Artificial intelligence — can the student become the teacher?

When it comes to machine learning and artificial intelligence, can the student become the teacher?

I use Google Play Music a lot to listen to music. Google’s algorithms learn my taste in music, based on what I listen to most often. It even knows what I tend to listen to at different times of day and different locations. It’s very smart.

gpmlogo
Google Play Music logo, as it looked in November 2016

Occasionally, I use the “I’m feeling lucky radio” option, which is essentially a random playlist based on my musical tastes (rather than artist, genre or mood-based). If I like a song, I’ll give it a thumbs-up so Google learns more about my tastes and can curate better playlists for me.

But that got me thinking…

The songs Google selects for me are often songs I’ve never heard before. If I like them, it will serve me similar songs in the future. But, since I’ve never heard most of these songs before, at what point is Google training me to like a particular type of music? Can Google change my taste in music by slowly introducing new bands that are similar — but slightly different — to others I’ve liked in the past?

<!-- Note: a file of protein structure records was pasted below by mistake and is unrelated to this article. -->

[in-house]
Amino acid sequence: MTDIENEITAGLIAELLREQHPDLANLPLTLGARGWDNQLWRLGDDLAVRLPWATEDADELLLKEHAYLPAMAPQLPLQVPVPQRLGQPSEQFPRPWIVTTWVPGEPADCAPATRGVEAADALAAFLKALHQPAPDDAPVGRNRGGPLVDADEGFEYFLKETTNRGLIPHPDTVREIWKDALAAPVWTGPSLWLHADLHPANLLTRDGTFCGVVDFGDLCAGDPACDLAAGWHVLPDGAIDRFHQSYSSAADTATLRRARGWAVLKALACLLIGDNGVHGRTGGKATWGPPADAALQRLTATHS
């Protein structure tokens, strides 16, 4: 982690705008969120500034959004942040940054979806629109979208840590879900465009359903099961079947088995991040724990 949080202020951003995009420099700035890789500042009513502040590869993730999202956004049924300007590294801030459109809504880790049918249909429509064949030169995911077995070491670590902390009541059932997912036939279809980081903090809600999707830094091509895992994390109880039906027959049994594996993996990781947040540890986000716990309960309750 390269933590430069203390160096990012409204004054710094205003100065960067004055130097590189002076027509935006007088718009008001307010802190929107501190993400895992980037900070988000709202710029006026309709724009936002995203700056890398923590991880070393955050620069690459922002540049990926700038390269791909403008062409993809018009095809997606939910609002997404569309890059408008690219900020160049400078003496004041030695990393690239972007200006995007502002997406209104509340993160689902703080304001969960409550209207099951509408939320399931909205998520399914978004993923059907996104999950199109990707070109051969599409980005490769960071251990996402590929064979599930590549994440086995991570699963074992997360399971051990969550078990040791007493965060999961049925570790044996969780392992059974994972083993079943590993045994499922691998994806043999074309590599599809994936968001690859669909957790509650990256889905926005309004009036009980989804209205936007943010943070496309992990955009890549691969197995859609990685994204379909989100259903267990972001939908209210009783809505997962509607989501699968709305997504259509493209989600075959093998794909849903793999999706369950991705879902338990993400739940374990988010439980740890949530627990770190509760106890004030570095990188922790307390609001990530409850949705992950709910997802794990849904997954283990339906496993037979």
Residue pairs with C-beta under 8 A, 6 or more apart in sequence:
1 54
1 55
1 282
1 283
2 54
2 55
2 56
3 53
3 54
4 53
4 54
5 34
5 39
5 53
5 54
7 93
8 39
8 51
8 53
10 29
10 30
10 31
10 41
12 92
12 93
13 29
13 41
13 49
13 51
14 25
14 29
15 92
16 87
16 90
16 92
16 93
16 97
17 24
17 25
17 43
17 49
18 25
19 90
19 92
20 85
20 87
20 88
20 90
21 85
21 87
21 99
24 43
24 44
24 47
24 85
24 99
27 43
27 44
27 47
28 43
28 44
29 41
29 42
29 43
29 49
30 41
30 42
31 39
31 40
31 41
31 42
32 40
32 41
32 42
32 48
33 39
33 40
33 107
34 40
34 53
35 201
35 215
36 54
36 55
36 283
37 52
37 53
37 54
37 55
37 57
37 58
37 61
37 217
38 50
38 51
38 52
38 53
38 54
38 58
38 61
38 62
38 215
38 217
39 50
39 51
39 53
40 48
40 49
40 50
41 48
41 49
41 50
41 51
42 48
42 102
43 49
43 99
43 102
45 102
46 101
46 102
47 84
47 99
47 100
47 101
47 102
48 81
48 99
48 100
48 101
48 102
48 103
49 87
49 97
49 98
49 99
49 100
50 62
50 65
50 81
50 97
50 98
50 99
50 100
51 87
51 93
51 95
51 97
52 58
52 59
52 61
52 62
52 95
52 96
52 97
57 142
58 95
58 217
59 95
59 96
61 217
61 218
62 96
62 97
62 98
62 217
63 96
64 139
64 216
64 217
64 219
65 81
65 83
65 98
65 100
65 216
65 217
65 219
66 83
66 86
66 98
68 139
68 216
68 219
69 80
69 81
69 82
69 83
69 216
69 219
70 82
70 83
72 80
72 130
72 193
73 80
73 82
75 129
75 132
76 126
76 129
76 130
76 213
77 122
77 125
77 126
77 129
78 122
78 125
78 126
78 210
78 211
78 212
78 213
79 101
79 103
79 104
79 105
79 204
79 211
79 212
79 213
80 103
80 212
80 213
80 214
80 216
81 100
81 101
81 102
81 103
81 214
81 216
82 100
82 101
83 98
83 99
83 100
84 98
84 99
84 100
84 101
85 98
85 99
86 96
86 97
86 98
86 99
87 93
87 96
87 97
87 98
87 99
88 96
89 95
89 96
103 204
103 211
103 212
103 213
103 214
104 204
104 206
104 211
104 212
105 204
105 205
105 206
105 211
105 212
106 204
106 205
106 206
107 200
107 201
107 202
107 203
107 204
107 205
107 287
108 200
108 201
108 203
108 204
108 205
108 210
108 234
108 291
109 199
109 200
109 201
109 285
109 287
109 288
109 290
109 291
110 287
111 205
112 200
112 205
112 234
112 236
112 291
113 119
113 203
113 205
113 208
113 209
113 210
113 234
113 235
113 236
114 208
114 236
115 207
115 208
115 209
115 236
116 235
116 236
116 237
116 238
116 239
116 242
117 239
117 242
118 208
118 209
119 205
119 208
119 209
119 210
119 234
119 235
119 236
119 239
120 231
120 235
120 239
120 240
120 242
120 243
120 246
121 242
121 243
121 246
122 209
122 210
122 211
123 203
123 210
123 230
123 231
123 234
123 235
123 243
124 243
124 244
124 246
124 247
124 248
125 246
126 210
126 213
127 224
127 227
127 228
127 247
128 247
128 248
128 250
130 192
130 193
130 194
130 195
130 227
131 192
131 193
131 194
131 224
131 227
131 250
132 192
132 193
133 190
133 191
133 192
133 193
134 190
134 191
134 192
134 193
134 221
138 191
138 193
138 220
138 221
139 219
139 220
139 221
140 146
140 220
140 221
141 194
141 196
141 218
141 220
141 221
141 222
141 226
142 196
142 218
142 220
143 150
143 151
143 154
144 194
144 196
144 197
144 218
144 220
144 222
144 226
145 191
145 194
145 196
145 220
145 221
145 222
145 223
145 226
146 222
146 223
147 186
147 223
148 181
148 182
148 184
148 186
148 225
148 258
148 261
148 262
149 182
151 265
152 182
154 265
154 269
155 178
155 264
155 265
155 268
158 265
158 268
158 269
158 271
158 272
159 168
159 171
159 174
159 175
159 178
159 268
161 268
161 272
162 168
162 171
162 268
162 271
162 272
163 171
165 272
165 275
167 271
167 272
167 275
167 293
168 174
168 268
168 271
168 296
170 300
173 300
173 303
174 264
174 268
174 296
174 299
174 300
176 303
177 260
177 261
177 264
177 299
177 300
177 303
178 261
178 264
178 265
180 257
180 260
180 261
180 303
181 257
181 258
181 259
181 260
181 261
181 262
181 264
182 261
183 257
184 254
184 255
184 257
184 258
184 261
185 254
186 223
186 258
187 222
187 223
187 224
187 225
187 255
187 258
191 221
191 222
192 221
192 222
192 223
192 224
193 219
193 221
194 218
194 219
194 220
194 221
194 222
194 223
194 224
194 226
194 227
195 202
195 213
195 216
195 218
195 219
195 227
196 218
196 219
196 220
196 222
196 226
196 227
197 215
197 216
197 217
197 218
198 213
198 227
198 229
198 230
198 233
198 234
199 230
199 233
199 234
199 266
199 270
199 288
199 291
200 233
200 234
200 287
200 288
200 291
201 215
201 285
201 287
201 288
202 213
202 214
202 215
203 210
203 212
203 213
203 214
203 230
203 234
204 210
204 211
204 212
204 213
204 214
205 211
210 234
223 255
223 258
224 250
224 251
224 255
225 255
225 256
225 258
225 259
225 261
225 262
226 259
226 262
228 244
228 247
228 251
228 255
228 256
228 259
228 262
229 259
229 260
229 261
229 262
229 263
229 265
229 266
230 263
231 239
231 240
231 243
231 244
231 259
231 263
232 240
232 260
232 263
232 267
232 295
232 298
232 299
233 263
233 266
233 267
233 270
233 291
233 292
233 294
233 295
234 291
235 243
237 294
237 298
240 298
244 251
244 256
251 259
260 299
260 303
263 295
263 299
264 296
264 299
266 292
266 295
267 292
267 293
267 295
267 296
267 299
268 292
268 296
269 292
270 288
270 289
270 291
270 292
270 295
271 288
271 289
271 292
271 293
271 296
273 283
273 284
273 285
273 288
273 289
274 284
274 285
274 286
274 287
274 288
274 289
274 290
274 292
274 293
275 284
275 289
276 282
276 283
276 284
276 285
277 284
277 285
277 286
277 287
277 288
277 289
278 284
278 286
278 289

Overtime, through very subtle changes, could Google train me to love instrumental metal when I’d previously been really into ambient bass?

I’m not suggesting the AI would do this intentionally, of course, just that a slow drift could occur. I give a thumbs-up to Band A. Google then plays Band B, which sounds a lot like Band A, but is slightly more metal. I like them, too. And then Band C is still pretty similar, but even more metal. And then Band D is still pretty ambient bass-y, but has still more of a metal influence than the previous bands, and so on down the line.

You see where I’m going with this.

What do y’all think? Could the machine that’s supposed to be learning my tastes actually change my tastes in the process?